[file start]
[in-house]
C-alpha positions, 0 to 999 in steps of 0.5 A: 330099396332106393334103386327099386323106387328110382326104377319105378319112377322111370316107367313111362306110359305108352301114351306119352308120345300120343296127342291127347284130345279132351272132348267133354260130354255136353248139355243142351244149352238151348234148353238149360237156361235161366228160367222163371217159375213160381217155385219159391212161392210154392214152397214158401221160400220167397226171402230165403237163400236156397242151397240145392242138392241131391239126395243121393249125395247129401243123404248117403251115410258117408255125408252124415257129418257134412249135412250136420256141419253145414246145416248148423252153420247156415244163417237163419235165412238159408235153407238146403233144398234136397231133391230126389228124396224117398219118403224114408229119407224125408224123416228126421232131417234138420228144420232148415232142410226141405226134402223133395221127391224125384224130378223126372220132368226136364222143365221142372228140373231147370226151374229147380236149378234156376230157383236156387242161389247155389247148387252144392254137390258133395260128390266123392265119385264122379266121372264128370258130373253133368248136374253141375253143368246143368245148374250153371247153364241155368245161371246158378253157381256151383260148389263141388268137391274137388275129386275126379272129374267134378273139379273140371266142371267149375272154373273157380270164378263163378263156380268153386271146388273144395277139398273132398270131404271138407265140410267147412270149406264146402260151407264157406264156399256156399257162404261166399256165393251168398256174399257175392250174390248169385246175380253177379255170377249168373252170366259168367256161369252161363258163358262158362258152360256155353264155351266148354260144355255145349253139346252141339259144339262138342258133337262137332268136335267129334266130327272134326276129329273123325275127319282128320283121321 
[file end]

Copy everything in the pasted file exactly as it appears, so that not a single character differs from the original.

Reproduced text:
[in-house]
C-alpha positions, 0 to 999 in steps of 0.5 A: 330099396332106393334103386327099386323106387328110382326104377319105378319112377322111370316107367313111362306110359305108352301114351306119352308120345300120343296127342291127347284130345279132351272132348267133354260130354255136353248139355243142351244149352238151348234148353238149360237156361235161366228160367222163371217159375213160381217155385219159391212161392210154392214152397214158401221160400220167397226171402230165403237163400236156397242151397240145392242138392241131391239126395243121393249125395247129401243123404248117403251115410258117408255125408252124415257129418257134412249135412250136420256141419253145414246145416248148423252153420247156415244163417237163419235165412238159408235153407238146403233144398234136397231133391230126389228124396224117398219118403224114408229119407224125408224123416228126421232131417234138420228144420232148415232142410226141405226134402223133395221127391224125384224130378223126372220132368226136364222143365221142372228140373231147370226151374229147380236149378234156376230157383236156387242161389247155389247148387252144392254137390258133395260128390266123392265119385264122379266121372264128370258130373253133368248136374253141375253143368246143368245148374250153371247153364241155368245161371246158378253157381256151383260148389263141388268137391274137388275129386275126379272129374267134378273139379273140371266142371267149375272154373273157380270164378263163378263156380268153386271146388273144395277139398273132398270131404271138407265140410267147412270149406264146402260151407264157406264156399256156399257162404261166399256165393251168398256174399257175392250174390248169385246175380253177379255170377249168373252170366259168367256161369252161363258163358262158362258152360256155353264155351266148354260144355255145349253139346252141339259144339262138342258133337262137332268136335267129334266130327272134326276129329273123325275127319282128320283121321 